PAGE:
Cownose rays look and act like stingrays, their kite-shaped bodies gliding along the bottom of the Chesapeake Bay, gobbling oysters and clams like seafood lovers at an all-you-can-eat buffet.
Once considered graceful visitors to the Bay, cownose rays have become such a problem for a struggling oyster industry that Virginia officials now want to turn the tables on the winged creatures and start eating them—in part to curb their numbers in state waters.
The Virginia Marine Products Board recently dispatched a trade mission to South Korea to determine whether Asian palates and wallets might support a new commercial fishery for rays harvested from the Bay.
To test local appetites, the state board gave away barbecued ray wings, labeled as “Chesapeake rays,” last summer at the Hampton Bay Days festival. The board is also assisting in a study at the Virginia Institute of Marine Science of possible markets and future uses of cownose rays and their fleshy body parts.
“I’m very excited about rays and this project,” said John Maxwell, a certified chef and culinary teacher at J. Sargeant Reynolds Community College in Richmond. Maxwell traveled to South Korea as part of the trade mission and prepared experimental ray dishes for guests at a Thanksgiving feast.
He said the reaction was fabulous. One of the most popular techniques, Maxwell said, was marinating wing-cut fillets in olive oil, wine vinegar, oregano and lime juice, then grilling them.
“It’s very easy to work with and has no fishy taste at all,” he said. “I refer to it as a sea-going meat. It’s really more like beef than fish” and contains little fat.
Scientists are not sure whether there has been in increase in cownose rays in the Bay; population counts have not been conducted. Shellfish growers, though, swear numbers are increasing, mostly because the rays’ two biggest predators—sharks and humans—are not around as much to snatch them from the Bay. Several shark species are in decline, and fewer anglers are deploying nets that typically strangle rays.
Nevertheless, the marine animals, each averaging 35 inches in diameter and weighing more than 25 pounds, certainly have become infamous nuisances of late.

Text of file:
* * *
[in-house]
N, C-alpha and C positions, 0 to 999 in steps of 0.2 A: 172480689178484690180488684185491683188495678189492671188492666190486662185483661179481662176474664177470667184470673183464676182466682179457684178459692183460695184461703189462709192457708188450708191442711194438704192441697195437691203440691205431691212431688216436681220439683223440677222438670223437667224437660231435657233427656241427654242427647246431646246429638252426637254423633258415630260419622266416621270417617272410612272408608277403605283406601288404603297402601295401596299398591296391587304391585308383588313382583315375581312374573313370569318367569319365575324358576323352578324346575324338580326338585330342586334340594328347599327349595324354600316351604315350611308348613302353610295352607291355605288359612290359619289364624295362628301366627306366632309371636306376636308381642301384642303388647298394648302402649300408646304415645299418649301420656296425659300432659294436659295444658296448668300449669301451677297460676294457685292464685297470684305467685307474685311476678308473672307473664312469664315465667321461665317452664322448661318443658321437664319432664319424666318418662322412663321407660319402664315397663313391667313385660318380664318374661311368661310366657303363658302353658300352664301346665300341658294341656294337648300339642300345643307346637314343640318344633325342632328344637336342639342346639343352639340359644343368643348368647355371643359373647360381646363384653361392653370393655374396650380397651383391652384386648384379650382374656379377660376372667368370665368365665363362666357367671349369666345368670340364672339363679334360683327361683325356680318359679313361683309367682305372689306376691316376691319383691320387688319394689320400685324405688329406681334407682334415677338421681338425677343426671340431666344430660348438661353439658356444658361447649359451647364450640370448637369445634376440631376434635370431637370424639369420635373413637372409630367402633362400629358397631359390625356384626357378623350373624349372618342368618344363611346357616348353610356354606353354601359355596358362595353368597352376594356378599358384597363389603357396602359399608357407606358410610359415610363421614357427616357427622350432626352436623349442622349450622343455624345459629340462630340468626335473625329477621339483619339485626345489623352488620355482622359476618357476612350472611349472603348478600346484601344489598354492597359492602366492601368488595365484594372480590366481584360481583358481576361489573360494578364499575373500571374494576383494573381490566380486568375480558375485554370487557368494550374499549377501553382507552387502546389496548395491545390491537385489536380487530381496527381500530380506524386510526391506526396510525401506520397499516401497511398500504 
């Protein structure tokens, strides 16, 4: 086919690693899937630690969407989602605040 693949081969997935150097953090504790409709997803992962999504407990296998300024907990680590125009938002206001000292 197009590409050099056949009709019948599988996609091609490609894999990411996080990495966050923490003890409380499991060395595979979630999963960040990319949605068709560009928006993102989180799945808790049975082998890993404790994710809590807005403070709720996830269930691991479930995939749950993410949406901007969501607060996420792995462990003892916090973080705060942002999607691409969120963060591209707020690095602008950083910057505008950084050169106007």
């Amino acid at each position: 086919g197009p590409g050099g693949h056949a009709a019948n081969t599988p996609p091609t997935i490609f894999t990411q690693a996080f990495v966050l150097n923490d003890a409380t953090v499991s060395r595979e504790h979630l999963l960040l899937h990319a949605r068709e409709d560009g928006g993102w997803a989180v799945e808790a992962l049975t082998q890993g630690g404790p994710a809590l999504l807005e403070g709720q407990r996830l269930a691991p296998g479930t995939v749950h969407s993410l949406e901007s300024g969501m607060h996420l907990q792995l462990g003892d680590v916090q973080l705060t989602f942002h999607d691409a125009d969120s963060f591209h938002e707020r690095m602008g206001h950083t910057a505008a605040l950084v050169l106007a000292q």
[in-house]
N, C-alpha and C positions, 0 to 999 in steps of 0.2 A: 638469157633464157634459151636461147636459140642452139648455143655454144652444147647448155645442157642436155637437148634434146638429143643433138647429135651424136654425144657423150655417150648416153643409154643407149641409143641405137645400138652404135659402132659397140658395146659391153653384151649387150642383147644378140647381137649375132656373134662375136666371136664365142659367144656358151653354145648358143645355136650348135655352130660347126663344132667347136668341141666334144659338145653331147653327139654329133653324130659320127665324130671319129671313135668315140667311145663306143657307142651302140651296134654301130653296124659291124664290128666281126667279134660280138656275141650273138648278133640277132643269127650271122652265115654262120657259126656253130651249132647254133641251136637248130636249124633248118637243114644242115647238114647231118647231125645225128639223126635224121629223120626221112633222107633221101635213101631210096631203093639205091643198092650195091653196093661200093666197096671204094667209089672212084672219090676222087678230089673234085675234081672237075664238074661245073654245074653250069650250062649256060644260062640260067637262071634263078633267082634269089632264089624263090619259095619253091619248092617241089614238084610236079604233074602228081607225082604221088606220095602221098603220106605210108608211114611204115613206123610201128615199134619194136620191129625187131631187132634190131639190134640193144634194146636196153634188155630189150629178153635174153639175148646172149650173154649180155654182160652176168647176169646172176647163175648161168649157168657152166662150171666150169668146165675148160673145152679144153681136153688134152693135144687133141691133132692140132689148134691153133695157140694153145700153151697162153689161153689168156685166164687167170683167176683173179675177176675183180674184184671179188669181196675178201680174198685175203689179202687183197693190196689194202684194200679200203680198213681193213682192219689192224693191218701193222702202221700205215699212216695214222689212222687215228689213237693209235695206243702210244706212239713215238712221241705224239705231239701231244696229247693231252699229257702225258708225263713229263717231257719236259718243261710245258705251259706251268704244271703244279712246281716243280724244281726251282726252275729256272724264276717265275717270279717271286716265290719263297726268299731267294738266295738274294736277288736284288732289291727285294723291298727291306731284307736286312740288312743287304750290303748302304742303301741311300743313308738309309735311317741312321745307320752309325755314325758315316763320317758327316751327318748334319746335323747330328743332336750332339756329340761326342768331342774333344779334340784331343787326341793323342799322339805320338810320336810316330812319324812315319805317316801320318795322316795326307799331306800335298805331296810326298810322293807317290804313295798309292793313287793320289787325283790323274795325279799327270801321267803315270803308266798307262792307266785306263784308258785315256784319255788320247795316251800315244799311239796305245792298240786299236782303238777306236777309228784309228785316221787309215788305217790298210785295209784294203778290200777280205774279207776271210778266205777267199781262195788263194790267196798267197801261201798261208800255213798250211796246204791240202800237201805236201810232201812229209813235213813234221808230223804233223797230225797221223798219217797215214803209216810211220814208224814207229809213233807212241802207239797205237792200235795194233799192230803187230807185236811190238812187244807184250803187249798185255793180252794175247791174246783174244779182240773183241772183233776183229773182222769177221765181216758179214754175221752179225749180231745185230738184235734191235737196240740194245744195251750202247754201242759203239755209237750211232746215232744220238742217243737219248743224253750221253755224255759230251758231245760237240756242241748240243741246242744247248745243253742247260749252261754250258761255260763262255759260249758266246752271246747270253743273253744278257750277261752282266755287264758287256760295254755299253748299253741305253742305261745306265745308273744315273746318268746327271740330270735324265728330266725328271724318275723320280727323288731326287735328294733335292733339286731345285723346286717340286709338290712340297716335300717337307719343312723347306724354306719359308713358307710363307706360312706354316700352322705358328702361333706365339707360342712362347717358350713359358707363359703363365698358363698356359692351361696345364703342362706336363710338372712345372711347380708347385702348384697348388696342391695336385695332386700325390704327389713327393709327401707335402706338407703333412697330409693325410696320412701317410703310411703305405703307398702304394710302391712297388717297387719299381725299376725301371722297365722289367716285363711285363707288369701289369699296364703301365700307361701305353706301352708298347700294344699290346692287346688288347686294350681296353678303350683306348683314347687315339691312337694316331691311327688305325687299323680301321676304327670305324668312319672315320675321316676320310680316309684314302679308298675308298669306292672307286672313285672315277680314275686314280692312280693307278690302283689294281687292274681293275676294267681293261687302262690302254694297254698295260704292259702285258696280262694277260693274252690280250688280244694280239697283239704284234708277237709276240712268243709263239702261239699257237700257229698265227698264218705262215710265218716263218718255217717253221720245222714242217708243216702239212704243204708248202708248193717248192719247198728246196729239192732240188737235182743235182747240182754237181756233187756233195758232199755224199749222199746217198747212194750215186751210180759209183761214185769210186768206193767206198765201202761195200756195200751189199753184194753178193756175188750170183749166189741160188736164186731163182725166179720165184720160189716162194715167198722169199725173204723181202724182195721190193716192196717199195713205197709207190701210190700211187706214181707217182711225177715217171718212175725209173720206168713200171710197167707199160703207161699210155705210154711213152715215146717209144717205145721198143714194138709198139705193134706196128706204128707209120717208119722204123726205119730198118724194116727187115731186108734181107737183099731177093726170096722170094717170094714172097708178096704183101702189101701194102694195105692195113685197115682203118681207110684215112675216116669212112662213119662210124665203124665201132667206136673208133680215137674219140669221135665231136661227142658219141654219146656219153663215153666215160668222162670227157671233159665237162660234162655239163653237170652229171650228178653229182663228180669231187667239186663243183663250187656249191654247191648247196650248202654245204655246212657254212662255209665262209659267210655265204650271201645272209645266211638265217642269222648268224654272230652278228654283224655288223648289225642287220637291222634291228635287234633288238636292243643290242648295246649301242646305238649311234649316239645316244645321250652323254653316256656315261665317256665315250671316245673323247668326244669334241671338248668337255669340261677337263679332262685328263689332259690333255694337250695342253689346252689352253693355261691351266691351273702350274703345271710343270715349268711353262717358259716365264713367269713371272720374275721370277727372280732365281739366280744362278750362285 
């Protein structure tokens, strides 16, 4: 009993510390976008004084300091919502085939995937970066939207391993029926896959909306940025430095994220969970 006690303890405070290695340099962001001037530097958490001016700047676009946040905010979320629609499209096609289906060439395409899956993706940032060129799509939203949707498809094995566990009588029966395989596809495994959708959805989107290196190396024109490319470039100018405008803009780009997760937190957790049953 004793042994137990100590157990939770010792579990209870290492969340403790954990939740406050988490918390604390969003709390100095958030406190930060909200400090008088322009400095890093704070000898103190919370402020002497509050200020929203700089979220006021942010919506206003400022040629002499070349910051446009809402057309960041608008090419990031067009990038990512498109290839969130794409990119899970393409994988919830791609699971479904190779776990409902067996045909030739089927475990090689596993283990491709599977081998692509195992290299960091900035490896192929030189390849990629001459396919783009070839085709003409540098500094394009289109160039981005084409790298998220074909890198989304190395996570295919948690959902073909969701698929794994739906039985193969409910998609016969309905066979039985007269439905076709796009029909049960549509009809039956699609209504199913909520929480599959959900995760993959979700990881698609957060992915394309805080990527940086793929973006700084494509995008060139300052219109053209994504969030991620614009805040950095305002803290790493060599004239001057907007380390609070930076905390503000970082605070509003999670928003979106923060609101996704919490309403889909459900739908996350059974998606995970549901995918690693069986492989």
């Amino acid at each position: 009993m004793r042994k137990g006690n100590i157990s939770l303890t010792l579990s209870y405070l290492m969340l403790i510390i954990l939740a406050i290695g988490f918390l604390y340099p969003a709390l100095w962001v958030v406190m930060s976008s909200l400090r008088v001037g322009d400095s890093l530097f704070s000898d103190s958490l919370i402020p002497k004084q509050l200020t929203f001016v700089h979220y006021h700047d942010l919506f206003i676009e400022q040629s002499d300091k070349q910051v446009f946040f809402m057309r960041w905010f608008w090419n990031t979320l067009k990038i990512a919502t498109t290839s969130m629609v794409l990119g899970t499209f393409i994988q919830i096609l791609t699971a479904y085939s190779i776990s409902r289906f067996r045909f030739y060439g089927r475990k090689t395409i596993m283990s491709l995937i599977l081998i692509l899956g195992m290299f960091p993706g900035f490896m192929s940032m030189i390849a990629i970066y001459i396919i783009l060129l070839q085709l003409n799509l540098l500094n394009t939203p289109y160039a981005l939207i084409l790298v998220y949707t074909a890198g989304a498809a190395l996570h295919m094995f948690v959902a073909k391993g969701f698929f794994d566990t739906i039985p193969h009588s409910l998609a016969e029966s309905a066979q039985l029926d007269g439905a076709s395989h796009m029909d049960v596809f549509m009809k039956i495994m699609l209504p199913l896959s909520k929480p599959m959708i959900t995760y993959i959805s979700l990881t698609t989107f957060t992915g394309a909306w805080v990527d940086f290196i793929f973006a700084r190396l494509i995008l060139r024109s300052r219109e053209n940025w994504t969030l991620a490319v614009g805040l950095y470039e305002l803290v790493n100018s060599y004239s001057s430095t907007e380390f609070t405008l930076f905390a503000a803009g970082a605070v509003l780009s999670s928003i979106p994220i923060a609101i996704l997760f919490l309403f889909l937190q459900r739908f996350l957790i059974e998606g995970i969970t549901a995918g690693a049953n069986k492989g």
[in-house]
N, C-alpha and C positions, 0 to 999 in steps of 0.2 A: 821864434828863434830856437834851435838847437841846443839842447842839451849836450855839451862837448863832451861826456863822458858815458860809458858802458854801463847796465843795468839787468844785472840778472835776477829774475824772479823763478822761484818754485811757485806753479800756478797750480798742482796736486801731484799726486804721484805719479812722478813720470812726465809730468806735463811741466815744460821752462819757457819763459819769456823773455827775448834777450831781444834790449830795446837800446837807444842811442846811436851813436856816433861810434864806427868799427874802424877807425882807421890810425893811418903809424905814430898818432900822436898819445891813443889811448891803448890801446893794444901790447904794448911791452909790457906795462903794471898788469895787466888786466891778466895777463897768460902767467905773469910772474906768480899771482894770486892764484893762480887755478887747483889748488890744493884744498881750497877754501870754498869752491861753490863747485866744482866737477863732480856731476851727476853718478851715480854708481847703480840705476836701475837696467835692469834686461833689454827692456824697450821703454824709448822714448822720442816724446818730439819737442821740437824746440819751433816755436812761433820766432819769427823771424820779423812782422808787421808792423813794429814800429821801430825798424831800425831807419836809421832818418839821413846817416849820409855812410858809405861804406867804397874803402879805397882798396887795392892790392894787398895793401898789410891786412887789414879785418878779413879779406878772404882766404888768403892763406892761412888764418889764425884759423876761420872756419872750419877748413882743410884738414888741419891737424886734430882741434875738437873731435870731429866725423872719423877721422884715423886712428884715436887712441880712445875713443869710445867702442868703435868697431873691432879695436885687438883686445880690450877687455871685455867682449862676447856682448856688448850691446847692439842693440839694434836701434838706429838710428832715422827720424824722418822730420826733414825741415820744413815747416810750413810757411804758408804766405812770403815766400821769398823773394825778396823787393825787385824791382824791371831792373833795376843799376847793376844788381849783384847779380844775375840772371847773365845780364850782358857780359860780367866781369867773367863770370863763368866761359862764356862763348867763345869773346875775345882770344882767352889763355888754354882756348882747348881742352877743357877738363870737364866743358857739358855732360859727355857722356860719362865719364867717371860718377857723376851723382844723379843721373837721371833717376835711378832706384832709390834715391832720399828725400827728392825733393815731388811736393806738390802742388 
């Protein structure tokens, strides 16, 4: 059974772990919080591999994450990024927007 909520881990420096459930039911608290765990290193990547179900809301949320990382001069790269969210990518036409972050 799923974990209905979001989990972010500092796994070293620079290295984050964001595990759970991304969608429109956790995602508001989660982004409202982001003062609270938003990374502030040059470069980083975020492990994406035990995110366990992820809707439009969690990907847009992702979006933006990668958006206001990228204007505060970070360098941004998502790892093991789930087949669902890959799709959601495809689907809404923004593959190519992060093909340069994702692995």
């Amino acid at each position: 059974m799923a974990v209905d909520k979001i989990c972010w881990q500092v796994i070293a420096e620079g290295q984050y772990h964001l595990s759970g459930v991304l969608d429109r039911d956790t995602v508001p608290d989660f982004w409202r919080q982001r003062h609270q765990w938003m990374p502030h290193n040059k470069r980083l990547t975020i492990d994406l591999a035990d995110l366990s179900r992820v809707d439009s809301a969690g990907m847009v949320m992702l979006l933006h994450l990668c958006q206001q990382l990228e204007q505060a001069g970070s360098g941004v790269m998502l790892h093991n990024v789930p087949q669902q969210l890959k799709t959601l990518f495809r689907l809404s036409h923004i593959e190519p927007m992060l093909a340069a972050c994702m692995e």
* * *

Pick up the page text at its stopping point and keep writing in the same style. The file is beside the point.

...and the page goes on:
They were blamed for wrecking the opening of a highly touted Army Corps of Engineers oyster-restoration project in the Great Wicomico River two summers ago. In June 2004, they ate about 1 million disease-resistant babies set on artificial oyster reefs in the river—a $78,000 frenzy that caused the Corps to spend another $500,000 last spring for protective fencing around the reefs.
Responding to more pleas for help from oyster and clam growers, the Virginia Marine Resources Commission in December discussed a request to establish a bounty system for cownose rays.
As envisioned, the state would pay anglers to kill rays, thus winnowing their populations and influence on shellfish beds.
Scientists and regulators opposed the idea. They said cownose rays are a migratory species that travels from Brazil to New England each year, stopping in the Bay in late spring and summer to give birth to pups. To hunt them in Virginia might have biological consequences that could reverberate for years and across two continents, the experts said.
In the end, the commission rejected a bounty program and endorsed additional efforts at starting a commercial fishery for rays.
“We need some kind of harvest strategy,” said Rob O’Reilly, assistant state director of saltwater fisheries. “We have industry, science and the state working together cooperatively on this, so we want to see how this works.”
Launching a new seafood industry is not so easy, though. For one, rays are especially difficult to handle. Their whiplike tails include sharp-edged barbs that can slice an angler’s hand or leg in a flash.
Plus, the relatively low price for a pound of processed cownose ray—about $1.99—has kept anglers from targeting them in the past, according to officials and previous studies.
In 1979, Virginia scientists published a report on rays and their effect on oysters after a devastating season in the Rappahannock River. The study recommended a commercial fishery be developed for rays, but one never took off.
The report also suggested a sports fishing derby with prizes for the largest rays, male and female, caught during the tournament. The report said Texas had success with such derbies and noted how anglers in California went on “extermination parties” for bat rays that plagued oyster grounds there.
For his study last year, Bob Fisher, a commercial fishing researcher at VIMS, obtained a special permit from the state to catch cownose rays at the mouth of the Bay and up to three miles offshore. He netted more than 20,000 pounds of rays, experimented with various processing techniques and supplied meat to different markets.
Fisher also wants to investigate the use of a ray’s liver oil as a health supplement, its cartilages for medicinal purposes and its carcass for fertilizer.
As a low-fat meat alternative, Fisher said, “people will eat it; they like it.” But, he added, “it’s the fishermen who don’t want to deal with this species. It’s dangerous, and, so far, there’s not a lot of money in it for them.”
This article, distributed by the Associated Press, originally ran in the Virginian-Pilot.